Biochemical characters
Bacillus thuringiensis colonies on Sheep Blood Agar;
beta-hemolysis
Bacillus thuringiensis
Taxonomy
Morphology
Cultural characteristics
Ecology
Pathogenicity
References
Phylum Firmicutes, Class Bacilli, Order Bacillales, Family Bacillaceae, Genus Bacillus, Bacillus thuringiensis  Berliner (1915)
Synonym:
Bacillus cereus var. thuringiensis Smith, Gordon and Clarck (1952).
Hystorical synonyms:
B. cereus var. alesti  Toumanoff and Vago (1951), B. dendrolimus Talalaev (1956), B. entomocidus var.
entomocidus
Heimpel and Angus (1958), B. entomocidus var. subtoxicus Heimpel and Angus (1958), B. ephestiae ( Metalnikov and
Chorine ,1929) Steinhaus (1949),
B. finitimus Heimpel and Angus (1958), B. soto Metalnikov and Chorine (1927), B. bombycis
Macchiati (1891),
B. anagastae Heimpel (1967), B. tolworthi de Barjac and Bonnefoi (1968), B. darmstadiensis Krieg, de Barjac and
Bonnefoi (1968),
B. toumanoffii Krieg (1969), B. morrisoni de Barjac and Bonnefoi (1968), B. aizawai Hempel (1967), B. pacificus
Hempel (1967),
B. galleriae Hempel (1967), B. kenyae de Barjac and Bonnefoi (1967), B. amuscatoxicus Hempel (1967).

Phenotypically very close to other members of the Bacillus cereus group:
Bacillus anthracis, Bacillus mycoides, Bacillus
pseudomycoides, Bacillus cereus
and Bacillus weihenstephanensis. Genetic evidence supports the recognition of members of the
Bacillus cereus group as one species, but practical considerations (virulence characters) argue against such a move.
Bacillus
thuringiensis
is distinguished by its characteristic parasporal crystals. Smith et al. (1952) and Gordon et al. (1973) considered
Bacillus thuringiensis to be a variety of Bacillus cereus.
Bacillus thuringiensis has been divided on the basis of flagellar (H) antigens into 69 serotypes with 13 subantigenic groups, giving a
total of 82 serovars (Lecadet et al., 1999).
Gram positive, 1.1 -1.2 x 3.0-5.0 μm, motile rods. Ellipsoidal, central or paracentral
spore, not deforming the sporangia appreciably. Spores may be cylindrical and may
be positioned subterminally. Spores may lie obliquely in the sporangia. No capsule
present.
Parasporal bodies within the sporangia. These crystalline protein inclusions  may be
bipyramidal, cuboid, spherical to ovoid, flat-rectangular, or heteromorphic in shape.
They are formed outside the exosporium and readily separate from the liberated
spore. They are known as delta-endotoxins or insecticidal crystal proteins.
The bacilli tend to occur in chains. Cells grown on glucose agar produce large
amounts of storage material, giving a vacuolate or foamy appearance.
On agar, colonies are very variable in appearance. They are usually whitish to cream in color, large (2-7 mm in diameter), and vary in
shape from circular to irregular, with entire to undulate, crenate or fimbriate edges; they usually have matt or granular textures.
Sometimes smooth and moist colonies may appear.
Growth temperature  from  10-15 ºC  to  40-45 ºC. Grow in  0-7% NaCl and at pH 5,7 and 7. Allantoin or urate are not required.
Media: nutrient agar or nutrient broth.
Endospores are widespread in soil and many other environments. The organism has been isolated from all continents, including
Antarctica.
The ability to produce parasporal bodies has been transferred to strains of
B. cereus & B. pumilus and may be lost on subculture.
Grow in the presence of lysozyme 0.001%.
Insect larvae pathogen (mosquito, Lepidoptera etc.) by toxins synthesis. Used as bio-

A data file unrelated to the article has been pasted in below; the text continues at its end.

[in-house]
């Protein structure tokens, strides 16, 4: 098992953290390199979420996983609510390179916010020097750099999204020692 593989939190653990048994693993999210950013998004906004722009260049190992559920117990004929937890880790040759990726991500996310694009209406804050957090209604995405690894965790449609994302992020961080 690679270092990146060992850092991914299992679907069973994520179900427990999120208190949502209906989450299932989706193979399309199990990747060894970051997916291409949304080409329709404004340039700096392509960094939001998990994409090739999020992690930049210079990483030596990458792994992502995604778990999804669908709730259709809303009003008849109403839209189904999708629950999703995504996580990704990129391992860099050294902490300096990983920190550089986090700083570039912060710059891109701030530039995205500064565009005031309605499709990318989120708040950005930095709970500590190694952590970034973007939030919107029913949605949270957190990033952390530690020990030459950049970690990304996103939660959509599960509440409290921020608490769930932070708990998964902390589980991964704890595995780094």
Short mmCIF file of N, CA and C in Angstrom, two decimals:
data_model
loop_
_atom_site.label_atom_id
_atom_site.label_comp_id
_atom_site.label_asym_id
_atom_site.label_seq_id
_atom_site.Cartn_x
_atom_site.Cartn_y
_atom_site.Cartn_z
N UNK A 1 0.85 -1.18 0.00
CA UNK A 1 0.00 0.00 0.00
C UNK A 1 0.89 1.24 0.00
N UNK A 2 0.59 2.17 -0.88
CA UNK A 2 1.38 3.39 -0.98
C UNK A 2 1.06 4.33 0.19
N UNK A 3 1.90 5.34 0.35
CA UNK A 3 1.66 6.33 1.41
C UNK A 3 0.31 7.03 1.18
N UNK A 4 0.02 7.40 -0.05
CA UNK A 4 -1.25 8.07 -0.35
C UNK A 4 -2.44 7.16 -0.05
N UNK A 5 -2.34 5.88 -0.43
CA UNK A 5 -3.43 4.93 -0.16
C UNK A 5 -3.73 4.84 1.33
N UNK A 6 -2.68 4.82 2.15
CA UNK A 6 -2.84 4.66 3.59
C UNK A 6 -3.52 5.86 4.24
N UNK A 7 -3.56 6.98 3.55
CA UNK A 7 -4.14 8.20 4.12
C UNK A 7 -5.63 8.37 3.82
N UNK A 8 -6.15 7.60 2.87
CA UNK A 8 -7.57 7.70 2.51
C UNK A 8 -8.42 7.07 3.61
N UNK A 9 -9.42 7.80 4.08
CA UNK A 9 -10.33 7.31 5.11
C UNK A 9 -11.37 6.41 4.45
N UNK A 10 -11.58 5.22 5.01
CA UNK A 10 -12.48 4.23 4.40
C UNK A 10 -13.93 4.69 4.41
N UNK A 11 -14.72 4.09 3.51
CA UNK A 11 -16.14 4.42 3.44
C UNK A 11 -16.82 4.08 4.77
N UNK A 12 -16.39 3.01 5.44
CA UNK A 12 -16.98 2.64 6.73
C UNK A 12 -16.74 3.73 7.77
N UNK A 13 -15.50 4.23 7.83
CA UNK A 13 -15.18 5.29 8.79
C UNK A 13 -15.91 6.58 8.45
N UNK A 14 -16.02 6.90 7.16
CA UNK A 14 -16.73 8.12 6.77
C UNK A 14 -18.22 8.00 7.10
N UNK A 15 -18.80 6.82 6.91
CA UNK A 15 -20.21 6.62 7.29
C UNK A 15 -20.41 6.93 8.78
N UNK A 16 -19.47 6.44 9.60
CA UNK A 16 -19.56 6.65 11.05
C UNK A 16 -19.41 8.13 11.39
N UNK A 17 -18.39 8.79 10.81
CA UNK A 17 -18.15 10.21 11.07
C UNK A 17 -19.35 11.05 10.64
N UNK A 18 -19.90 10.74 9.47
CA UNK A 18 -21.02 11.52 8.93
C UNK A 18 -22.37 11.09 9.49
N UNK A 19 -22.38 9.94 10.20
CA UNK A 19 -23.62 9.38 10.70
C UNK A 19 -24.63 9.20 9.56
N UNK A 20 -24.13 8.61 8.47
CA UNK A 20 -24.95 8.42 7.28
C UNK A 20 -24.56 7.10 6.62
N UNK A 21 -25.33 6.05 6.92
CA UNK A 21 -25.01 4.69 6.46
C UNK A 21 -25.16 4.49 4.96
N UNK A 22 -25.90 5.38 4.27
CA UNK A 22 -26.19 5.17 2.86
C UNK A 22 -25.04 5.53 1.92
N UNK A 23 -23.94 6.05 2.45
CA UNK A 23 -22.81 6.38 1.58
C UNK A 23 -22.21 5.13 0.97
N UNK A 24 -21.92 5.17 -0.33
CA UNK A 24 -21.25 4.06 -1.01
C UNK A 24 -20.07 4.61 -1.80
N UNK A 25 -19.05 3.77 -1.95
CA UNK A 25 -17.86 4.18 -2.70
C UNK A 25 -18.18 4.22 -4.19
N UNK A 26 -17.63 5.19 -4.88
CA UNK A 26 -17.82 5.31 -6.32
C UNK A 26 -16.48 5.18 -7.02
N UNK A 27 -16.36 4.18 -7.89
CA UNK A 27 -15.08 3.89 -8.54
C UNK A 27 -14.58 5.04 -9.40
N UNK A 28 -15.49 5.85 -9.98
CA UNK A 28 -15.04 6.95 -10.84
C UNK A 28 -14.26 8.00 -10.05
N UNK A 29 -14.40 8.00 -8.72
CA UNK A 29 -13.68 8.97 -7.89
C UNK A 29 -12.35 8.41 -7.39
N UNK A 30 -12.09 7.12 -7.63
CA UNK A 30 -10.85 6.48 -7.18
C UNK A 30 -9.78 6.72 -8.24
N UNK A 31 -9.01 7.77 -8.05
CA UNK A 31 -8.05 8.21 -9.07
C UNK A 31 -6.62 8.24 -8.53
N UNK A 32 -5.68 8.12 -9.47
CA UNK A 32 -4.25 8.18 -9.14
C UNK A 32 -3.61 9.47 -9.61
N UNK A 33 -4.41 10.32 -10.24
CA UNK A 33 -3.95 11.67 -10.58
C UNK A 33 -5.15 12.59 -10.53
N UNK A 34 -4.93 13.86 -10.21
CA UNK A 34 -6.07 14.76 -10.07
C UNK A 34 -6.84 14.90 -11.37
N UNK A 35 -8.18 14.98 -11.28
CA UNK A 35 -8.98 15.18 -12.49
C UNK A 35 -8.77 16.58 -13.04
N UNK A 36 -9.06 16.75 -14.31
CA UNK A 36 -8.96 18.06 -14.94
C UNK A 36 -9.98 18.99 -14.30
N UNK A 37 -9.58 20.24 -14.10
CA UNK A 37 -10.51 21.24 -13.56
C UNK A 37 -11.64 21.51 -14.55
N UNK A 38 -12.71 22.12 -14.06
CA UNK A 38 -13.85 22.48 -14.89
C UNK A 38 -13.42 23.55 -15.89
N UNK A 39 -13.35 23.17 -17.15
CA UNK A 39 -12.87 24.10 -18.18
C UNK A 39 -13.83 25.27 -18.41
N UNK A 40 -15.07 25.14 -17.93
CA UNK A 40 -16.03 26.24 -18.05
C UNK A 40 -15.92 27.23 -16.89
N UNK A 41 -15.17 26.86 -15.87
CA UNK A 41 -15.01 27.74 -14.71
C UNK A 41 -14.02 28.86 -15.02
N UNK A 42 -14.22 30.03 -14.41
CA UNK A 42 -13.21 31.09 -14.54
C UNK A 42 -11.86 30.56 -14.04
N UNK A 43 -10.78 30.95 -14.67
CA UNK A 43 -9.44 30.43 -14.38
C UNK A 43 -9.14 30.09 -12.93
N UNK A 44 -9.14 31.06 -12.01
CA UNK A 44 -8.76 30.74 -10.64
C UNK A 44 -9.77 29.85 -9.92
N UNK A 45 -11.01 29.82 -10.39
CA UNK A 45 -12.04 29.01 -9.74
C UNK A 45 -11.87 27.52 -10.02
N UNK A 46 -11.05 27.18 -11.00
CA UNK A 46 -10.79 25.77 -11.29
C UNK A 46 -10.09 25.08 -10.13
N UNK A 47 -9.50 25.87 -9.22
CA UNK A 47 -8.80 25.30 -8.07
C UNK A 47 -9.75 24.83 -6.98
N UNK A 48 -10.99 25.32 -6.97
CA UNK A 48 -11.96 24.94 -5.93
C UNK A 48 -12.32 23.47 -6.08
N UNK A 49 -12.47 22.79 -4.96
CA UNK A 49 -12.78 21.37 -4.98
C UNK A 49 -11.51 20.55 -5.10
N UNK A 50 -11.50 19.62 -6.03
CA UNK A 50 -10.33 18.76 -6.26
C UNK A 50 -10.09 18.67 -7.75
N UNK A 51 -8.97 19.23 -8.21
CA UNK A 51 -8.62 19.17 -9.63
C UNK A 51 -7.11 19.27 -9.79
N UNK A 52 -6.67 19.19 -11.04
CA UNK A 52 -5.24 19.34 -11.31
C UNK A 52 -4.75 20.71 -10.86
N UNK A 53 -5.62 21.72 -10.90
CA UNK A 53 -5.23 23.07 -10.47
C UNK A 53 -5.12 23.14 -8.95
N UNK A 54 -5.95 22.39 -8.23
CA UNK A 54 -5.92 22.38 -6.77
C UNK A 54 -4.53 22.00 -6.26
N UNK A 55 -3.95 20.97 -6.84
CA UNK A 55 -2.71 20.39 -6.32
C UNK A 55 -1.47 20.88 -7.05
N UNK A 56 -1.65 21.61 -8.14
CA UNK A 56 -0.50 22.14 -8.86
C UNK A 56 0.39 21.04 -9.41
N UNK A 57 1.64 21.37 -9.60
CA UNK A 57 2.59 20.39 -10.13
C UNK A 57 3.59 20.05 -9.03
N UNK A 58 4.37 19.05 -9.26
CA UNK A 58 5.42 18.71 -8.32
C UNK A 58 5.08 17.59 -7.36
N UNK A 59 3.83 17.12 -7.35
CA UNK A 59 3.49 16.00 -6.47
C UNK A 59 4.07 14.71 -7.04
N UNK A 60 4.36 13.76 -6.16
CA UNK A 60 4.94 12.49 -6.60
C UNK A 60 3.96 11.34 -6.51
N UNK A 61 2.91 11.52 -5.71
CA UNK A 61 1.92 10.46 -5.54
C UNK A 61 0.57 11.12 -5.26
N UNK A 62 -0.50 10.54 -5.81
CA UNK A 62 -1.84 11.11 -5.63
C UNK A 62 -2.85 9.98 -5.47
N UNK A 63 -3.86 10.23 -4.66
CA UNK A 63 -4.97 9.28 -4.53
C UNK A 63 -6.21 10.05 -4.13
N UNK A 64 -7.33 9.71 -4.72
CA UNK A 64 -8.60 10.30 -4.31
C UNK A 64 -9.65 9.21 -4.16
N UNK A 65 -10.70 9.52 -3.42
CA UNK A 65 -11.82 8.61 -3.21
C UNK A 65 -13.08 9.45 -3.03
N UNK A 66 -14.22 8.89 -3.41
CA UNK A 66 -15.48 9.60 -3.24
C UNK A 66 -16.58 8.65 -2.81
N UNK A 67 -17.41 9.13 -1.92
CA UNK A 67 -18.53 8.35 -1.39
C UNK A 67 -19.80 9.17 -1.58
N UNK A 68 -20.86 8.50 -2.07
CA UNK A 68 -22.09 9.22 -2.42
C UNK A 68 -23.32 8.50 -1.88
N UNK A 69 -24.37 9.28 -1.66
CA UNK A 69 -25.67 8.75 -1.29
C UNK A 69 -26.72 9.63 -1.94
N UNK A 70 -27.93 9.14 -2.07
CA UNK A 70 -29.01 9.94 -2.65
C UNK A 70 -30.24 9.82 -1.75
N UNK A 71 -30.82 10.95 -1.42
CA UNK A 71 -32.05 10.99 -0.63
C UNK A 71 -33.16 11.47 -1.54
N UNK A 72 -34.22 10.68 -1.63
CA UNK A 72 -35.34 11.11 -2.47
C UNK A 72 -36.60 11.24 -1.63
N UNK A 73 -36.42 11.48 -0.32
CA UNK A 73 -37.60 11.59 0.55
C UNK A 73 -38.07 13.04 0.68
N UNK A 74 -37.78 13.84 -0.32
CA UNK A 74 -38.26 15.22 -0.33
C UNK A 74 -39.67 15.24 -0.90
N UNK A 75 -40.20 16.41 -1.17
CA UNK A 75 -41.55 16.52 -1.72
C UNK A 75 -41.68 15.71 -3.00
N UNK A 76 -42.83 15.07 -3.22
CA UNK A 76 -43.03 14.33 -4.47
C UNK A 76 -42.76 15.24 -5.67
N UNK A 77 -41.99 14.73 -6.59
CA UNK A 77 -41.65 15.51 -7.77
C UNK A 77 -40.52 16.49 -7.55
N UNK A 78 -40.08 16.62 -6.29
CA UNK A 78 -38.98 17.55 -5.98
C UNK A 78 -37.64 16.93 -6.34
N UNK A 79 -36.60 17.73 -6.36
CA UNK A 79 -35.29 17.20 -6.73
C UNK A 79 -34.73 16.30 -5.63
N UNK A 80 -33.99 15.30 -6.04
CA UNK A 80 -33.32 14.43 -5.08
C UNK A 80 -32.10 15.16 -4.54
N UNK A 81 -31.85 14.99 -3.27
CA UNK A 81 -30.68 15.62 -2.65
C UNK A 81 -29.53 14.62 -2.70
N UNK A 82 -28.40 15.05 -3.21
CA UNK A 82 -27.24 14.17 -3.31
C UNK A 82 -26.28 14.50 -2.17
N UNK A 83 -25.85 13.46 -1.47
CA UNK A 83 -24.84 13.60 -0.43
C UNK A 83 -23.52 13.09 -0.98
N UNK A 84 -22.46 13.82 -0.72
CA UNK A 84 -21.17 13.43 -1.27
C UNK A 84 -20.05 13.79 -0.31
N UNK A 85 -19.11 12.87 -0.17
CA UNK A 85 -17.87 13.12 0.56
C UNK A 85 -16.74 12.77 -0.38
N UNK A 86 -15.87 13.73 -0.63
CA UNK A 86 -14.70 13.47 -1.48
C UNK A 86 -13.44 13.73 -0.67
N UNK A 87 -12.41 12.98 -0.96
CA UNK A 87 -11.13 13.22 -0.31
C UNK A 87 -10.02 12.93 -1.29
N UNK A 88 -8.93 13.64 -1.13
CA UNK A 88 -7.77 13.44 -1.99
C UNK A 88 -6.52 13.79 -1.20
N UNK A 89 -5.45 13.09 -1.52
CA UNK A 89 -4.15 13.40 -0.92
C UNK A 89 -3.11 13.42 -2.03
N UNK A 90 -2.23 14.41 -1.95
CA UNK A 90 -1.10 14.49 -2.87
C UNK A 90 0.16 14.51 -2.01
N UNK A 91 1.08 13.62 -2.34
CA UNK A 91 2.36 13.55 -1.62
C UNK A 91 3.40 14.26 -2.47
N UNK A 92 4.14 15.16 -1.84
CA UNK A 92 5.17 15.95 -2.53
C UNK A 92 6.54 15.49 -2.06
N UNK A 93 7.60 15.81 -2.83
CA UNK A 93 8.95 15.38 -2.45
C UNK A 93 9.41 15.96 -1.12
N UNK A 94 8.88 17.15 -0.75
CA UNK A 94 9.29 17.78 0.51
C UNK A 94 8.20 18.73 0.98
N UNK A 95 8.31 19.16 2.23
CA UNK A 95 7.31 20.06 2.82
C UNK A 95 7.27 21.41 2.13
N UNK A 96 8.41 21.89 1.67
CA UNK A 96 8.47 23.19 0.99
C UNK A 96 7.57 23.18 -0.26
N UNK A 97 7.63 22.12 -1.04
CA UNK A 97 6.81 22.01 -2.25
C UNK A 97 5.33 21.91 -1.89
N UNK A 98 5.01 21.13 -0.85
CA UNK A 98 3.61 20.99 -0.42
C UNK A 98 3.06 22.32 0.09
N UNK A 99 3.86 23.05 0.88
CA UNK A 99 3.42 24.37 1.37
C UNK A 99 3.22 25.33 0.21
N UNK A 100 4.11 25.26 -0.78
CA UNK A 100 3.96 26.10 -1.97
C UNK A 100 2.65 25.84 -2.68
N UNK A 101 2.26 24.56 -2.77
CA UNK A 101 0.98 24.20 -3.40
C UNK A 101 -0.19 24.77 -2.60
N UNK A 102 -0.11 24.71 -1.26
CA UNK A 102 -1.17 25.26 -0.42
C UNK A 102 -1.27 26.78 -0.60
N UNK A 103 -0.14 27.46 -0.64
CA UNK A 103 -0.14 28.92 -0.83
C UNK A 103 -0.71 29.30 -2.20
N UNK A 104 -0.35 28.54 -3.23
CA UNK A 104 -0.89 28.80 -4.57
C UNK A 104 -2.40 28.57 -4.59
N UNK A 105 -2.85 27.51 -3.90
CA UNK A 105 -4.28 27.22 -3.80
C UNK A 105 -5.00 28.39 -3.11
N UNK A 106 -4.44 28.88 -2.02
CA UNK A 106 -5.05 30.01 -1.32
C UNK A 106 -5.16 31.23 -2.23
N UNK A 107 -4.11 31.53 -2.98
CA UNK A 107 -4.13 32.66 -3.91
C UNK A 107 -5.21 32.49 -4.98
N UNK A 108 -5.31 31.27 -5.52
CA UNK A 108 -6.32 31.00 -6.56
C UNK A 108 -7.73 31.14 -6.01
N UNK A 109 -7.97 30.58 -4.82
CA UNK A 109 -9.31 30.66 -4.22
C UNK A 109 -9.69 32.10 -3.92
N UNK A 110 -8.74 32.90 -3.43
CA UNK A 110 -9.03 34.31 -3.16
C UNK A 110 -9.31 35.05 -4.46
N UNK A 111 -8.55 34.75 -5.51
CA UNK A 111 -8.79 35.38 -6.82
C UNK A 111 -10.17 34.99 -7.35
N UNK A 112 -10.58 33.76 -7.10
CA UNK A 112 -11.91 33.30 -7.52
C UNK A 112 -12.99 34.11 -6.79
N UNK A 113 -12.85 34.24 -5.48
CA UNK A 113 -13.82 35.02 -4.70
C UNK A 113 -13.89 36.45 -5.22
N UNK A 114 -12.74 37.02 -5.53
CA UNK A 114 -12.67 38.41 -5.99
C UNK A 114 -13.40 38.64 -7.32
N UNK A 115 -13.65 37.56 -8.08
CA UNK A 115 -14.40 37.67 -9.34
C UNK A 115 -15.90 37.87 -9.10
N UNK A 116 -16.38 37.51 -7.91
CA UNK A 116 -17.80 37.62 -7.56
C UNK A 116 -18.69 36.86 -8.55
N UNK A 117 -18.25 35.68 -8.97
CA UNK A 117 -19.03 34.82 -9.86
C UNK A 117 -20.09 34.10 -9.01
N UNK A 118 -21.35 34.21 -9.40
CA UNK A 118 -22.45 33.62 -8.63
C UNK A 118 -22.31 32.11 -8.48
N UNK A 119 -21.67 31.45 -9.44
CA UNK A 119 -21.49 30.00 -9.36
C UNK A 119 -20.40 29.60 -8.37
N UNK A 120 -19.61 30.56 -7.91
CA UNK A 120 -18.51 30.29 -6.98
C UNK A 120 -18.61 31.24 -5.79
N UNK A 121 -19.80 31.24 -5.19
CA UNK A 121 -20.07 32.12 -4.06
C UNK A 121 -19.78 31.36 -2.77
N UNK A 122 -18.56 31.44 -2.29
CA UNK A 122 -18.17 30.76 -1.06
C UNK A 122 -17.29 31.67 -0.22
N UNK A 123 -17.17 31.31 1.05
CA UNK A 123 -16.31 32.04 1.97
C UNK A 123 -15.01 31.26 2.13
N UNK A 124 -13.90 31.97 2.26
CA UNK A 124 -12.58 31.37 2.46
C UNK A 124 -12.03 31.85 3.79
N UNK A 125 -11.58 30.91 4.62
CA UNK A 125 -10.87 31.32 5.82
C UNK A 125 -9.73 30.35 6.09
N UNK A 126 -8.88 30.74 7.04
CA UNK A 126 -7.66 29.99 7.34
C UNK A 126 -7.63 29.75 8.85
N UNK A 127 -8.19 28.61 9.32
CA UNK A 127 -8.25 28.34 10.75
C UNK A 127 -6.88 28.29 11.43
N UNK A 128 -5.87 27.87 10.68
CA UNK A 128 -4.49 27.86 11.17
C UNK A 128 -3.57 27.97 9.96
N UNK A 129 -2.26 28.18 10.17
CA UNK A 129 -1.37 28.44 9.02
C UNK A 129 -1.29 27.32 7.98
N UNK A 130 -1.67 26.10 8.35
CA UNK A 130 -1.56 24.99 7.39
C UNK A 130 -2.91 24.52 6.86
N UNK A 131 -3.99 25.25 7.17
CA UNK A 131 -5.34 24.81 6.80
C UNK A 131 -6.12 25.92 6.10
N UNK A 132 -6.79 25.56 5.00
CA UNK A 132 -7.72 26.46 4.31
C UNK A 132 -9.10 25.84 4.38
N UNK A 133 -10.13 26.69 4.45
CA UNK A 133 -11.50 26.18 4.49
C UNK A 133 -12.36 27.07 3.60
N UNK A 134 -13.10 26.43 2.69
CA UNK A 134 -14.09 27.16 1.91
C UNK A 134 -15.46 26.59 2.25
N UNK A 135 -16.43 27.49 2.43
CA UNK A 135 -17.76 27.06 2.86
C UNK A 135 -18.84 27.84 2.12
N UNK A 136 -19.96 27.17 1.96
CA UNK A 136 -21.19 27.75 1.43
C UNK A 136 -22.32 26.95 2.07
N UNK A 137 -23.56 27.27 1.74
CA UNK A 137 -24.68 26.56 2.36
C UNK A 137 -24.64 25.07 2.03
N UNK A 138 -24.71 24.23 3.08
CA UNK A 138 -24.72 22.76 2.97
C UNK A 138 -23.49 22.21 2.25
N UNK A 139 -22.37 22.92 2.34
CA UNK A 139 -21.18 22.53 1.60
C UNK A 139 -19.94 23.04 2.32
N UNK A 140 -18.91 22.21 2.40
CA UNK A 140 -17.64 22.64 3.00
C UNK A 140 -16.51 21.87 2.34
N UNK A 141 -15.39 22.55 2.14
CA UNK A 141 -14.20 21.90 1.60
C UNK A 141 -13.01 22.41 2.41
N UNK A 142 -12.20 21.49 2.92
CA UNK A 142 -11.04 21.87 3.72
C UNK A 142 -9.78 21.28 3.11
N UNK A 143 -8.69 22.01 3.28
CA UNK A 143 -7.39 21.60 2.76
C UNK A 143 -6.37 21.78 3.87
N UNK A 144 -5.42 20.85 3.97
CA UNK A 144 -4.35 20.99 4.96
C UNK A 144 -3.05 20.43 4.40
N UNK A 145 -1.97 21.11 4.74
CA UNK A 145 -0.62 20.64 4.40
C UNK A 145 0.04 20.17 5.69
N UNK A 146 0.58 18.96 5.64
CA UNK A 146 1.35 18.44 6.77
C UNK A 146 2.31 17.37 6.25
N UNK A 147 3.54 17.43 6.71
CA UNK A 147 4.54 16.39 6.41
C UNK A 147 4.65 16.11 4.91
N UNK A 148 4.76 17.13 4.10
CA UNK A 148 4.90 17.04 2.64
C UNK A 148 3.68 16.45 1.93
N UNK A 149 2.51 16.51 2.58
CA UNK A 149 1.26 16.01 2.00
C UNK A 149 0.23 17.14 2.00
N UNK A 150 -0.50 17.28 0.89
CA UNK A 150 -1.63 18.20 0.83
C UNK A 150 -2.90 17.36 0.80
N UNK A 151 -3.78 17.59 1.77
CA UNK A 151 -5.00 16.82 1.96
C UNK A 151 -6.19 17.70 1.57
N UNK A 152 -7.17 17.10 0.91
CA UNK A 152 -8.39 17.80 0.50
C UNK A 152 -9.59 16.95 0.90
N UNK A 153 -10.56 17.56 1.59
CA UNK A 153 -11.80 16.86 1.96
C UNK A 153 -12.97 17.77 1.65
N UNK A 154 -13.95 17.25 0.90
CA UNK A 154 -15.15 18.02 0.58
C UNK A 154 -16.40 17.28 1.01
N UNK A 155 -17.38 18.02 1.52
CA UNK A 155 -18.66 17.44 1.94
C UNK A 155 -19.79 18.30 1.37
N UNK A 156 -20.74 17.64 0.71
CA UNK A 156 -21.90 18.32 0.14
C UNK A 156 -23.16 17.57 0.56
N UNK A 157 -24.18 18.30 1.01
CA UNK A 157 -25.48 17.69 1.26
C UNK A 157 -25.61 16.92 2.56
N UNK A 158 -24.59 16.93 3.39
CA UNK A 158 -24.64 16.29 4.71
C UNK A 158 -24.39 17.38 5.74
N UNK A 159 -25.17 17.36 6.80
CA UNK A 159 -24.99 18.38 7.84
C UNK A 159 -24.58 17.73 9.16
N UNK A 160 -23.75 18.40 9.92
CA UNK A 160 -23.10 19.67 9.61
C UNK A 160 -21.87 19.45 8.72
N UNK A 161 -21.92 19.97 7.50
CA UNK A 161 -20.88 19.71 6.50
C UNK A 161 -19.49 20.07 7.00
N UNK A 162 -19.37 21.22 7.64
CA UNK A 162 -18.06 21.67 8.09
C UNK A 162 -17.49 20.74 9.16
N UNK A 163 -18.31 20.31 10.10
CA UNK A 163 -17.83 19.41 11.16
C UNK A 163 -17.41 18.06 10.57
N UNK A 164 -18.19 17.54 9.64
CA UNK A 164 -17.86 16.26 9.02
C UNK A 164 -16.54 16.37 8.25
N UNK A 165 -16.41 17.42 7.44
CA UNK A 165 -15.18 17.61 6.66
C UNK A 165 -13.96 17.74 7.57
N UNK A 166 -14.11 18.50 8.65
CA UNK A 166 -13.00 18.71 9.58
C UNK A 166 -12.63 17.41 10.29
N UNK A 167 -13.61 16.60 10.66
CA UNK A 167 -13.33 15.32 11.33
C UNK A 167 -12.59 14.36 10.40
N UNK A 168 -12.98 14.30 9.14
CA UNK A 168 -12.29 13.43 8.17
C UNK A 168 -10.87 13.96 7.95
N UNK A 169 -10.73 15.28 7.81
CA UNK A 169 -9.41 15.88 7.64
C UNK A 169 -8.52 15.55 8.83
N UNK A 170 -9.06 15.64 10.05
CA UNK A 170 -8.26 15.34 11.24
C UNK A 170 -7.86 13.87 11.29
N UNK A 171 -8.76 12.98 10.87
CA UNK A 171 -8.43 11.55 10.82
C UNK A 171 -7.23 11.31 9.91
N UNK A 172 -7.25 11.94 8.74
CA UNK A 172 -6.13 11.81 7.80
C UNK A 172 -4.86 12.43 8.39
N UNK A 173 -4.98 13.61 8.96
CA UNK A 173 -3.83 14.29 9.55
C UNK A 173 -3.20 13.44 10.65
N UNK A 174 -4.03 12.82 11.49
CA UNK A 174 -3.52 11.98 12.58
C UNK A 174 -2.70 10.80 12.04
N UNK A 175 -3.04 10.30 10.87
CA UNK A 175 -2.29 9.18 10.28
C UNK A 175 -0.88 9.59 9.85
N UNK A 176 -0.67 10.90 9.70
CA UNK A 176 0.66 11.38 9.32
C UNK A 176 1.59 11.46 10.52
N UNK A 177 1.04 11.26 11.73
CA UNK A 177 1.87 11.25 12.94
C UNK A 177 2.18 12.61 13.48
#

pesticide. Some strains of
B. thuringiensis may produce the B. cereus diarrheal toxin.

Delta-endotoxins or insecticidal crystal proteins are protoxins which may be toxic for
certain insects and other invertebrates including flatworms, mites, nematodes and
protozoa. The ability to synthesize parasporal bodies is plasmid borne. There is little correlation between serotype and insecticidal
toxicity.
Although numerous strains are toxic to invertebrates, this property has not been demonstrated in many other strains. Natural
epizootics do not seem to occur, and it has been suggested that the natural habitat of this organism is soil.

B. thuringiensis has been implicated in cases of gastroenteritis and wound, burn & ocular infections.
  1. Gordon R.E., Haynes W.C., Pang C.H. (1973) – The genus Bacillus . Agriculture Handbook No. 427, U.S.D.A., Washington D.C.
  2. Buchanan R.E., Gibbons N.E., Cowan S.T., Holt J.G., Liston J., Murray R.G.E., Niven C.F., Ravin A.W., Stanier R.W. ( 1974) –  
    Bergey’s Manual of Determinative Bacteriology, Eight Edition, The Williams & Wilkins Company, Baltimore.
  3. Logan N. A., 2005. Bacillus anthracis, Bacillus cereus, and other aerobic endospore-forming bacteria. In: Topley & Wilson’s
    Microbiology & Microbial Infections, 10th Edition, Edited by Boriello S.P., Murray P.R., Funke G, Bacteriology, vol. 2, 922-952.
  4. N.A. Logan and P. De Vos, 2009. Genus I. Bacillus Cohn 1872. In: (Eds.) P.D. Vos, G. Garrity, D. Jones, N.R. Krieg, W. Ludwig, F.A.
    Rainey, K.-H. Schleifer, W.B. Whitman. Bergey’s Manual of Systematic Bacteriology, Volume 3: The Firmicutes, Springer, 21-127.
Positive results for lysine decarboxylase, arginine dihydrolase, hydrolysis of esculin,
hydrolysis of casein, hydrolysis of gelatin, tyrosine decomposition, acid production
from: glycerol, starch, N-acetyl-D-glucosamine, arbutin, fructose, maltose, ribose &
trehalose.

Negative results for deamination of phenylalanine, beta-galactosidase, ornithine
decarboxylase, hydrolysis of urea, oxidase, acid production from: methyl
beta-xyloside, adonitol, amygdalin, D- or L-arabitol, dulcitol, erythritol, D- or L-fucose,
galactose, beta-gentiobiose, gluconate, meso-inositol, inulin, 2- or 5-ketogluconate,
lactose, lyxose, melezitose, melibiose, raffinose, rhamnose, sorbitol, sorbose & xylitol.

Variable results for acidification of salicin, cellobiose & sucrose.
(c) Costin Stoica
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